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I'm working on a site by hand coding for the first time (mainly a print designer). I'm trying to only use HTML and CSS, as I haven't had the time to dive into any Javascript and I really want to understand what I'm using. So, my main content is set up in a grid of images, all the same size, 3 columns wide.

I'd like to use media queries for responsive design with different browser/device sizes. Best I understand this, you create different CSS files for the same HTML layout that load depending on the size of the device/browser.

As it is now, each image in the grid is set inside a div as an a tag. I then used CSS to define the image with the background property.

<div id="main-content">
    <div id="project-1">
        <a id="image-1" href="URL here"></a>
    </div>
    <div id="project-2">
        <a id="image-2" href="URL here"></a>
    </div>
    ...etc.

#image-1 {
    background: url(image.png) no-repeat;
    width: x;
    height: y;
}

...etc.

After a bit of research, it sounds like this is not a good solution; it's better to use the tag in the HTML itself.

My question is, am I going about this the wrong way? I'm a little confused about where to put the images so that I can modify the layout with media queries. Thanks in advance for any advice. cheers!

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1 Answer 1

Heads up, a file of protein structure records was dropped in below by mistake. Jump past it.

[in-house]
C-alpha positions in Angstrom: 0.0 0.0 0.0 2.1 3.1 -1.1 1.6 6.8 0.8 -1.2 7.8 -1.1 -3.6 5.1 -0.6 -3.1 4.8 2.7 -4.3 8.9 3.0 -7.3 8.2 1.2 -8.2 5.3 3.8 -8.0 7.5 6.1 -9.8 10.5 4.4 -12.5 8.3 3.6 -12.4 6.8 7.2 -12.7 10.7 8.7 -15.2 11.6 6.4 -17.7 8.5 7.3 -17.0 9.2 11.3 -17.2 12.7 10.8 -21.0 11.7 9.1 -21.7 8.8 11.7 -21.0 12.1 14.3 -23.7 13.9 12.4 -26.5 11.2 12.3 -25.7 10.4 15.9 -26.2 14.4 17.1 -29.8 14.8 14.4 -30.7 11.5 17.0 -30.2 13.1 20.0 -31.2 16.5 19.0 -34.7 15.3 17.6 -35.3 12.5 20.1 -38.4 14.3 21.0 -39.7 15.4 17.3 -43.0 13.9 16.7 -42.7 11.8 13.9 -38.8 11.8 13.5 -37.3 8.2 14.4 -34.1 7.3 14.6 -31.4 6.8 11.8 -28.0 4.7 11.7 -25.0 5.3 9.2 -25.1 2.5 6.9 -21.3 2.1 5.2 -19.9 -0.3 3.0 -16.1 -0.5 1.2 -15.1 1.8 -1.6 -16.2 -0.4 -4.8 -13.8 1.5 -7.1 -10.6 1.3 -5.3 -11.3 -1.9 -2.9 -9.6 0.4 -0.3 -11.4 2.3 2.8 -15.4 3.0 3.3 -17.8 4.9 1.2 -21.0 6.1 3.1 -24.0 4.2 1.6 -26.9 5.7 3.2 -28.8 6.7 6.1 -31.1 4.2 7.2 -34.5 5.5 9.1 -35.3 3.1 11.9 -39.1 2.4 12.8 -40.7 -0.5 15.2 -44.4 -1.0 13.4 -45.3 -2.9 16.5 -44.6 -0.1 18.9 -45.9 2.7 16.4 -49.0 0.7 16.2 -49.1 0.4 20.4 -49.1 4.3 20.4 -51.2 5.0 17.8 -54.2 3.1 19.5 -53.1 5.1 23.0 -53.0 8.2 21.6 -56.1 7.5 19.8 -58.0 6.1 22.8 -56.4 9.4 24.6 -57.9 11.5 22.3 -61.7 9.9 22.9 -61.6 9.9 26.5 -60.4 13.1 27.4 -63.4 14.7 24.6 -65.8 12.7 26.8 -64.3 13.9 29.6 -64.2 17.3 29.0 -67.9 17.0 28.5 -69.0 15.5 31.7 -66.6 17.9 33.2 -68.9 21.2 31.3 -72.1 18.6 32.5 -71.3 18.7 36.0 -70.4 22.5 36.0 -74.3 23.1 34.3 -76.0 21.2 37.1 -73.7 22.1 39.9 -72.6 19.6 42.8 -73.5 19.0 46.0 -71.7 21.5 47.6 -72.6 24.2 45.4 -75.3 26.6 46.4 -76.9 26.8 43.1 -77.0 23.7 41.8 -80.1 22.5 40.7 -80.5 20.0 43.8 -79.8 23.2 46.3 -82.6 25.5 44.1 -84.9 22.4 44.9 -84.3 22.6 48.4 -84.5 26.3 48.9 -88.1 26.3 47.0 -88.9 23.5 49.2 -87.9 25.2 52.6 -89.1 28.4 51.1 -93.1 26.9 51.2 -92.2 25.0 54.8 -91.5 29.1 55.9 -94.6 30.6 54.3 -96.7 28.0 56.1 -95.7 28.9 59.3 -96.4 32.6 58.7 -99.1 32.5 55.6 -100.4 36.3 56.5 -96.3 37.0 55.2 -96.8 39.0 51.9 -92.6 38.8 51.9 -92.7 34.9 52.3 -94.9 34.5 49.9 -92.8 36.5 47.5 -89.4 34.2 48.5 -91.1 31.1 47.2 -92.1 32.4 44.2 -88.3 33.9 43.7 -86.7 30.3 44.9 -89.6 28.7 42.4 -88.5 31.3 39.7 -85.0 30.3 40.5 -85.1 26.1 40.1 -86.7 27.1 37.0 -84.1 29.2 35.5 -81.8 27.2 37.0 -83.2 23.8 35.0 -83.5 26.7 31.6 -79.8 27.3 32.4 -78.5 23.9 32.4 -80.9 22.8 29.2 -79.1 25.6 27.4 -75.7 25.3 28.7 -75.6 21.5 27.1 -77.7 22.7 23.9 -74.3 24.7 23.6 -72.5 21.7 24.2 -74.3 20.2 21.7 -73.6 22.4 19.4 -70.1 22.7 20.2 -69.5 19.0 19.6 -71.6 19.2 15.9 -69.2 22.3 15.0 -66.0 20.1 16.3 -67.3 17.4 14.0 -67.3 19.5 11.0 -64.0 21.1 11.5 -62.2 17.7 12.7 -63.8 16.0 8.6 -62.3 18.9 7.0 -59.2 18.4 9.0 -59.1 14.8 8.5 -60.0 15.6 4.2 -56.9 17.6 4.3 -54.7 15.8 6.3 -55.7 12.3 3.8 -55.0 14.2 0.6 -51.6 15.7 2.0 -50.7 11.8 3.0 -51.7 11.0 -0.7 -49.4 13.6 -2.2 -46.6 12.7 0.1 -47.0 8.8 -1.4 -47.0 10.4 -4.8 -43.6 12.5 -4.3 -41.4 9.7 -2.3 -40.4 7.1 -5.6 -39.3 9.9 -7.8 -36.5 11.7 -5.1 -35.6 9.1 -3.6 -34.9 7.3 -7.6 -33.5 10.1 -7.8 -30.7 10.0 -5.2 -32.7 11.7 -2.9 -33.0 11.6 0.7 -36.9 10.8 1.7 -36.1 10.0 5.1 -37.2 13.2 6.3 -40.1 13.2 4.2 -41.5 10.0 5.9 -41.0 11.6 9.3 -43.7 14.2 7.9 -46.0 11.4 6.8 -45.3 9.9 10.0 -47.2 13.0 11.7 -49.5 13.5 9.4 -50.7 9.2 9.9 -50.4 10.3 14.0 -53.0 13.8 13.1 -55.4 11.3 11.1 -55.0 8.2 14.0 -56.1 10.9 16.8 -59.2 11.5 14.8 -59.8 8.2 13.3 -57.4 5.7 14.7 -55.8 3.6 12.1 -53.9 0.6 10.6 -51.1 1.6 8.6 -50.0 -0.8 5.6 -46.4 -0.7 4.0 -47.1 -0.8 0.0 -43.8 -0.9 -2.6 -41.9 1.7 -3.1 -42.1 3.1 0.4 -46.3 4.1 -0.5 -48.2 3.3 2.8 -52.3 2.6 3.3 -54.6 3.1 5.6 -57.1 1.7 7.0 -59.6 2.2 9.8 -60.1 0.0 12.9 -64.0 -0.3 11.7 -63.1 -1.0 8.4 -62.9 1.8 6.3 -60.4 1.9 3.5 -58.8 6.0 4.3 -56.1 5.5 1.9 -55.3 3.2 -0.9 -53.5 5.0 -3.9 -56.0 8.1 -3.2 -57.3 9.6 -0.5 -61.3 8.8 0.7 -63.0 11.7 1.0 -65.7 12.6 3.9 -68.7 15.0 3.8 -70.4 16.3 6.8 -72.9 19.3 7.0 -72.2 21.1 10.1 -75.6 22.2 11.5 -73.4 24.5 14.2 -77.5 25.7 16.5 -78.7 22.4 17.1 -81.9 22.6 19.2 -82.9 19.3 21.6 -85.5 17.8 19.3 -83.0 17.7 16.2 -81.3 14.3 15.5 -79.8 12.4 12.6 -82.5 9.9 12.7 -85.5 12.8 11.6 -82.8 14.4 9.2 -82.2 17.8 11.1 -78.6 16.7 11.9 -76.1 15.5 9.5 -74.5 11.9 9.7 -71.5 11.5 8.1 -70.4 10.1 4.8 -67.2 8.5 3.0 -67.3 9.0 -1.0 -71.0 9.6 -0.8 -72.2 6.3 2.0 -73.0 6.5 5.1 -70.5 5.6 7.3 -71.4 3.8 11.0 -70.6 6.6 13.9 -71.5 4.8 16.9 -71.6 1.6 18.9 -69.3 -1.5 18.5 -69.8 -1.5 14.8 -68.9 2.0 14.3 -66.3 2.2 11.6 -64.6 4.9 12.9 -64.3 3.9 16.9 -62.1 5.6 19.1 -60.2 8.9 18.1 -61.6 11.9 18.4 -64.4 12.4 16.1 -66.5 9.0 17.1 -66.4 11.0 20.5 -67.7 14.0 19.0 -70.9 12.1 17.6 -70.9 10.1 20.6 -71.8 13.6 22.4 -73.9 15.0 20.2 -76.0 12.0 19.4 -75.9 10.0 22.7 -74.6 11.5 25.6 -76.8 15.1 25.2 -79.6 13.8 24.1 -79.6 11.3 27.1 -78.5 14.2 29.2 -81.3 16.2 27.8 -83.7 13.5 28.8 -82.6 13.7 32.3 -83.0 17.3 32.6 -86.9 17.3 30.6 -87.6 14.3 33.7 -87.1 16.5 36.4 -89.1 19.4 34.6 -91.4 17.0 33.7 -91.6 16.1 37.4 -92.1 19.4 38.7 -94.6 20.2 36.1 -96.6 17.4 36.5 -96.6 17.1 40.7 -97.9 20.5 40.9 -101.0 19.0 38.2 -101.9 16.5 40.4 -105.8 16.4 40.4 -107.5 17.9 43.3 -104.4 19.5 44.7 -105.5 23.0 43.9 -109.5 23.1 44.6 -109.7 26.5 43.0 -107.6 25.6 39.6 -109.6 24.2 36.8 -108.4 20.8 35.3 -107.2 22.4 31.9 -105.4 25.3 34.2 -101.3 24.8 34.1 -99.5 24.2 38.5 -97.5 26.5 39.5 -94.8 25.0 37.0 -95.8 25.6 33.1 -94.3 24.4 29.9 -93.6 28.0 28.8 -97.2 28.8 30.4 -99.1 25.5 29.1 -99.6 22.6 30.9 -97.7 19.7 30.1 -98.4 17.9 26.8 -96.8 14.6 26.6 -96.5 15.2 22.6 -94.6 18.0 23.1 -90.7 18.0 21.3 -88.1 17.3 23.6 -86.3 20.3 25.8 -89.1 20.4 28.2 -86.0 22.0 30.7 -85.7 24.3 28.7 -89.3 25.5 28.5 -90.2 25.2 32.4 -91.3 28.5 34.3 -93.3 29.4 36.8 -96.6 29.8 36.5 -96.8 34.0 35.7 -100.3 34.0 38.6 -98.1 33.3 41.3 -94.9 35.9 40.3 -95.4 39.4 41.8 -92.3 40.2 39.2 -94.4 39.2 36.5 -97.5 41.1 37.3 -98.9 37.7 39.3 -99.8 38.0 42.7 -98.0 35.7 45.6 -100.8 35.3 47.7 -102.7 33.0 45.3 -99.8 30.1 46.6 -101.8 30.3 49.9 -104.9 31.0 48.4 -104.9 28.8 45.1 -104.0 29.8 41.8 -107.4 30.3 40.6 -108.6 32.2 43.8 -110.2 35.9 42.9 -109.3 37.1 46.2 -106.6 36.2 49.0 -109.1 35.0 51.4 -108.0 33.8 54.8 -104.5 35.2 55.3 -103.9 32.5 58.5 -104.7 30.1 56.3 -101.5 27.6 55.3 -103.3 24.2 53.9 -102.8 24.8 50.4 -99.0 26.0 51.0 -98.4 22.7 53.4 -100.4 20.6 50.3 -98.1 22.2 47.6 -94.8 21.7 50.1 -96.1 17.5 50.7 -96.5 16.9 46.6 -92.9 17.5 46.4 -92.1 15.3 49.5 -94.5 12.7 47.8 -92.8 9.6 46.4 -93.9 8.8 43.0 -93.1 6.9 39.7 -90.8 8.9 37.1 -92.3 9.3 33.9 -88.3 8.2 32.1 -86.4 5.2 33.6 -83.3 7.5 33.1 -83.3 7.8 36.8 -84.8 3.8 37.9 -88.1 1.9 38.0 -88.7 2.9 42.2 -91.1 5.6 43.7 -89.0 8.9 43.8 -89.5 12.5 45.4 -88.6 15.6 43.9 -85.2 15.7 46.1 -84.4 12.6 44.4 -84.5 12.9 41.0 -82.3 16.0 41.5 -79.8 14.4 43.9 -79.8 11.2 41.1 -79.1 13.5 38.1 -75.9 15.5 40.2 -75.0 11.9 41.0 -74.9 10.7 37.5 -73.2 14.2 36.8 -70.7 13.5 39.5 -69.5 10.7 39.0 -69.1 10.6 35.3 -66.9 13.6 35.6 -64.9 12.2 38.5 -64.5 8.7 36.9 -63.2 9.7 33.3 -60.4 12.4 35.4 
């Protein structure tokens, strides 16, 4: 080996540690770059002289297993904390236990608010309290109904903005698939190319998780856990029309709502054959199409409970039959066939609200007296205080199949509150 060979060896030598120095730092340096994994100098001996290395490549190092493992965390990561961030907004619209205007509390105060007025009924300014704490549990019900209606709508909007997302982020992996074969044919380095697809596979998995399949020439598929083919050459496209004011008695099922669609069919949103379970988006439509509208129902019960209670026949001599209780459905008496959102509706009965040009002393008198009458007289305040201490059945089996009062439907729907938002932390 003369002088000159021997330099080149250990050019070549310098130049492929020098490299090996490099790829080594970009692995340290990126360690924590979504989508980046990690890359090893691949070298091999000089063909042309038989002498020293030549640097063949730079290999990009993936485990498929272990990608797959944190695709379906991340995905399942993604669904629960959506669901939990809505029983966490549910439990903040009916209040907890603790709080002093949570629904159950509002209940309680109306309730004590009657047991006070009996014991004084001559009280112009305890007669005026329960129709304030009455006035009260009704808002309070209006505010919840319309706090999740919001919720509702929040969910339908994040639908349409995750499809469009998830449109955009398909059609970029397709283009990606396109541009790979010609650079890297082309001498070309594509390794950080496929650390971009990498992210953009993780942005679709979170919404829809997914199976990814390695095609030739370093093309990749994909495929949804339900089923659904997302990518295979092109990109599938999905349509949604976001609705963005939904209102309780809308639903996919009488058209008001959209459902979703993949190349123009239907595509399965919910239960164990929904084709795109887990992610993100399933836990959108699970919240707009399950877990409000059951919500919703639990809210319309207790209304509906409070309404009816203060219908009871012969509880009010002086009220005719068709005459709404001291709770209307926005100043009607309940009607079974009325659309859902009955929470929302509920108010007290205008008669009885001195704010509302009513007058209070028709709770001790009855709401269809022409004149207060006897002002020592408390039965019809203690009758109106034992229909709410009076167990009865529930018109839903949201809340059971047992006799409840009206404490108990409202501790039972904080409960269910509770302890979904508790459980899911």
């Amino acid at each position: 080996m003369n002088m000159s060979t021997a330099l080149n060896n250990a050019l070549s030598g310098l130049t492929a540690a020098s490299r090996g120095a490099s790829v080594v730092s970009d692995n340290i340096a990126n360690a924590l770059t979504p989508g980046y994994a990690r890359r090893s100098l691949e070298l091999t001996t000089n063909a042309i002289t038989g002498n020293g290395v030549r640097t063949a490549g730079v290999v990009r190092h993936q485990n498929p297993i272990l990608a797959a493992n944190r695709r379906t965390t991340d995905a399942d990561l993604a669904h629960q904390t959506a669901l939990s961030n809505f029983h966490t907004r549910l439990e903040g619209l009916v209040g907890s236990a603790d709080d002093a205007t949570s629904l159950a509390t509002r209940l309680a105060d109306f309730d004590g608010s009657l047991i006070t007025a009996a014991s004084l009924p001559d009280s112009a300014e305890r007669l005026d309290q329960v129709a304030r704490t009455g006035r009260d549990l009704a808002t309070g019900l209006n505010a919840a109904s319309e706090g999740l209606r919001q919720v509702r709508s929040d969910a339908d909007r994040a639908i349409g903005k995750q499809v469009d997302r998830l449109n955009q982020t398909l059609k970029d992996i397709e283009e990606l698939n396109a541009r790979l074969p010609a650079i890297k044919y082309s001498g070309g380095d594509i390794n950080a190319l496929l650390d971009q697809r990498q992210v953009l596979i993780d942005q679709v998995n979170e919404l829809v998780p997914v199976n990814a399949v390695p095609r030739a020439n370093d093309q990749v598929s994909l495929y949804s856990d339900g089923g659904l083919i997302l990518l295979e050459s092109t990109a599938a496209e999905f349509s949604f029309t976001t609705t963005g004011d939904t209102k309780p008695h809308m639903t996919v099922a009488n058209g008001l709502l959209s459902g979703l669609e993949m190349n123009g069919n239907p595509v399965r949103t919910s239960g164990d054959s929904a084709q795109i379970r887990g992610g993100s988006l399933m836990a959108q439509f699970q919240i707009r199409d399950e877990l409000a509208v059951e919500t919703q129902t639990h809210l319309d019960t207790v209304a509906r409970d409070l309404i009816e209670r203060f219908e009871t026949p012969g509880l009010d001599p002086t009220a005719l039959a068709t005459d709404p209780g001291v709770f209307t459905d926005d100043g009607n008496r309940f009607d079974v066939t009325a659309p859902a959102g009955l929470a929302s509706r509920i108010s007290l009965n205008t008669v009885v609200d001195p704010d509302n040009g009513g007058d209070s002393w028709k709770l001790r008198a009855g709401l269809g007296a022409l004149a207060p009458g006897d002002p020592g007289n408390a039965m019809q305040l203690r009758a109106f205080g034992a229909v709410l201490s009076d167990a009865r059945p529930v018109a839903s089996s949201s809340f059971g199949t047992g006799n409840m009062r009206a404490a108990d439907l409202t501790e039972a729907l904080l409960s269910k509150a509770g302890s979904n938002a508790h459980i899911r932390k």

This looks absolutely fine to me.

The only thing I'd do in your case is to add the images with an <img> tag inside the <a> in your HTML and give them all the same class, instead of putting them all in individually via CSS, as then when you define the media queries for your responsive layouts you'd only have to modify the width and height for that one class and your images would all scale accordingly. You'll just be saving yourself a bit of work.

I hope this is relatively clear. :)

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Clear as day, thanks. One thing I didn't mention is I was hoping to use image sprites and a transition to give each image a greyscale--color rollover effect. the only solution I've seen for this is using CSS, which would cause a problem if I only identified the image using an image tag in HTML. Is there a way to do this with your method, or am I looking at a more complicated solution? –  tdo-design Apr 26 '13 at 0:09
    
Yeah, you can do the grey effect with CSS3. Add this code to your image class and then when you hover over it just set grayscale(0%). That way you won't have to upload two versions of your images either. filter: grayscale(100%); -webkit-filter: grayscale(100%); -moz-filter: grayscale(100%); -ms-filter: grayscale(100%); -o-filter: grayscale(100%); This doesn't work on IE though. Check this link karlhorky.com/2012/06/…, but I haven't tested it yet. I'm not very confident with sprites though, so I'm afraid I can't help you with that. :( –  Ilian Angelov Apr 26 '13 at 9:18
    
Thanks, I'll give it a shot. Will I still be able to use a 1 second rollover transition between the two states? I much prefer it over a hard change between the two. –  tdo-design Apr 26 '13 at 12:44
    
Yeah, you can still use transitions. Just add them to both the normal and the hover state, that way it will be smooth both ways. –  Ilian Angelov Apr 26 '13 at 16:38
    
I've got the first bit worked out with grayscale images going to full color on rollover...how exactly would I add the transition bit of code to give it a smooth 1 sec trans? I'm also a bit wary of using this method as Chrome is the only browser with support currently. Any other solutions that are more accepted currently? –  tdo-design Apr 29 '13 at 23:37

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